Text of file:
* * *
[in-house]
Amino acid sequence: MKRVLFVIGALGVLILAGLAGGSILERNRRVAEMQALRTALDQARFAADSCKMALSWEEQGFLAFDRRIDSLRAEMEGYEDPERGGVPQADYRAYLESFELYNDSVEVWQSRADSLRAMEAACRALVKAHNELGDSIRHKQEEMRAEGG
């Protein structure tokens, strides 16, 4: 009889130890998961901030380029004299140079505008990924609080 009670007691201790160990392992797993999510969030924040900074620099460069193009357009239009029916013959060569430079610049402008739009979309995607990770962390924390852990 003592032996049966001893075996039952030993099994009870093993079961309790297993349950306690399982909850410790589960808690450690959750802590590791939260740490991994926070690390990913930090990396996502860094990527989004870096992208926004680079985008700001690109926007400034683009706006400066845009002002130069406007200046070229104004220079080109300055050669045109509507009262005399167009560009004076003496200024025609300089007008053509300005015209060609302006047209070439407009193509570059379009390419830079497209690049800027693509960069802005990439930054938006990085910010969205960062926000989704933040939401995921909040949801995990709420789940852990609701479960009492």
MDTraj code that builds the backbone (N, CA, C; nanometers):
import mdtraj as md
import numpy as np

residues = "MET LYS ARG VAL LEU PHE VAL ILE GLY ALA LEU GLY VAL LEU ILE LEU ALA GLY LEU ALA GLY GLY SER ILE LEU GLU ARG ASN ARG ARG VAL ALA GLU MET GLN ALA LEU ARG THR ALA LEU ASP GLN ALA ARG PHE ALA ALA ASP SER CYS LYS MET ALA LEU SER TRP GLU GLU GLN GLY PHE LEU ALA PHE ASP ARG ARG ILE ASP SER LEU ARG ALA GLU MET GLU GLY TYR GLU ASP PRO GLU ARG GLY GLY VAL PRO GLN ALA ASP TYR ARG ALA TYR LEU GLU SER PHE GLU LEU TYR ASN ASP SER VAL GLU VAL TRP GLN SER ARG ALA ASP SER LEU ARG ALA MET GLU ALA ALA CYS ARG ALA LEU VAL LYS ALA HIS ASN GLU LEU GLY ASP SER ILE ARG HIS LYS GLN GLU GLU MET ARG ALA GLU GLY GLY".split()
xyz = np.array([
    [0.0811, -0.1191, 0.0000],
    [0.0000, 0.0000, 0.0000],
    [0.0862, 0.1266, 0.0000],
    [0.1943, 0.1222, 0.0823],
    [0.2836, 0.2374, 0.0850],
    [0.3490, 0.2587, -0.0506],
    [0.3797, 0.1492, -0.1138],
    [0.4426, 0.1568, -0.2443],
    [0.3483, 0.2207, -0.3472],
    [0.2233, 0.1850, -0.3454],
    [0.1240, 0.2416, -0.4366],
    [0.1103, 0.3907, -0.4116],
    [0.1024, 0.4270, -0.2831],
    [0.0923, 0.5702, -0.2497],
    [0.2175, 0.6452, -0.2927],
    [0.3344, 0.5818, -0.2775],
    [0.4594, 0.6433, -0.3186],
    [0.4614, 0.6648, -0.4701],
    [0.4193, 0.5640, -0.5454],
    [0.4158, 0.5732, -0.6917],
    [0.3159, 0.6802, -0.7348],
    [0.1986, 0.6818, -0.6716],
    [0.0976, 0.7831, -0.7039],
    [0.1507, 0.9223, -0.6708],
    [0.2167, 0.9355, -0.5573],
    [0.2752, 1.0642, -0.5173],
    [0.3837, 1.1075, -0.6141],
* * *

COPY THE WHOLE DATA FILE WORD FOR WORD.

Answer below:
[in-house]
Amino acid sequence: MKRVLFVIGALGVLILAGLAGGSILERNRRVAEMQALRTALDQARFAADSCKMALSWEEQGFLAFDRRIDSLRAEMEGYEDPERGGVPQADYRAYLESFELYNDSVEVWQSRADSLRAMEAACRALVKAHNELGDSIRHKQEEMRAEGG
């Protein structure tokens, strides 16, 4: 009889130890998961901030380029004299140079505008990924609080 009670007691201790160990392992797993999510969030924040900074620099460069193009357009239009029916013959060569430079610049402008739009979309995607990770962390924390852990 003592032996049966001893075996039952030993099994009870093993079961309790297993349950306690399982909850410790589960808690450690959750802590590791939260740490991994926070690390990913930090990396996502860094990527989004870096992208926004680079985008700001690109926007400034683009706006400066845009002002130069406007200046070229104004220079080109300055050669045109509507009262005399167009560009004076003496200024025609300089007008053509300005015209060609302006047209070439407009193509570059379009390419830079497209690049800027693509960069802005990439930054938006990085910010969205960062926000989704933040939401995921909040949801995990709420789940852990609701479960009492």
MDTraj code that builds the backbone (N, CA, C; nanometers):
import mdtraj as md
import numpy as np

residues = "MET LYS ARG VAL LEU PHE VAL ILE GLY ALA LEU GLY VAL LEU ILE LEU ALA GLY LEU ALA GLY GLY SER ILE LEU GLU ARG ASN ARG ARG VAL ALA GLU MET GLN ALA LEU ARG THR ALA LEU ASP GLN ALA ARG PHE ALA ALA ASP SER CYS LYS MET ALA LEU SER TRP GLU GLU GLN GLY PHE LEU ALA PHE ASP ARG ARG ILE ASP SER LEU ARG ALA GLU MET GLU GLY TYR GLU ASP PRO GLU ARG GLY GLY VAL PRO GLN ALA ASP TYR ARG ALA TYR LEU GLU SER PHE GLU LEU TYR ASN ASP SER VAL GLU VAL TRP GLN SER ARG ALA ASP SER LEU ARG ALA MET GLU ALA ALA CYS ARG ALA LEU VAL LYS ALA HIS ASN GLU LEU GLY ASP SER ILE ARG HIS LYS GLN GLU GLU MET ARG ALA GLU GLY GLY".split()
xyz = np.array([
    [0.0811, -0.1191, 0.0000],
    [0.0000, 0.0000, 0.0000],
    [0.0862, 0.1266, 0.0000],
    [0.1943, 0.1222, 0.0823],
    [0.2836, 0.2374, 0.0850],
    [0.3490, 0.2587, -0.0506],
    [0.3797, 0.1492, -0.1138],
    [0.4426, 0.1568, -0.2443],
    [0.3483, 0.2207, -0.3472],
    [0.2233, 0.1850, -0.3454],
    [0.1240, 0.2416, -0.4366],
    [0.1103, 0.3907, -0.4116],
    [0.1024, 0.4270, -0.2831],
    [0.0923, 0.5702, -0.2497],
    [0.2175, 0.6452, -0.2927],
    [0.3344, 0.5818, -0.2775],
    [0.4594, 0.6433, -0.3186],
    [0.4614, 0.6648, -0.4701],
    [0.4193, 0.5640, -0.5454],
    [0.4158, 0.5732, -0.6917],
    [0.3159, 0.6802, -0.7348],
    [0.1986, 0.6818, -0.6716],
    [0.0976, 0.7831, -0.7039],
    [0.1507, 0.9223, -0.6708],
    [0.2167, 0.9355, -0.5573],
    [0.2752, 1.0642, -0.5173],
    [0.3837, 1.1075, -0.6141],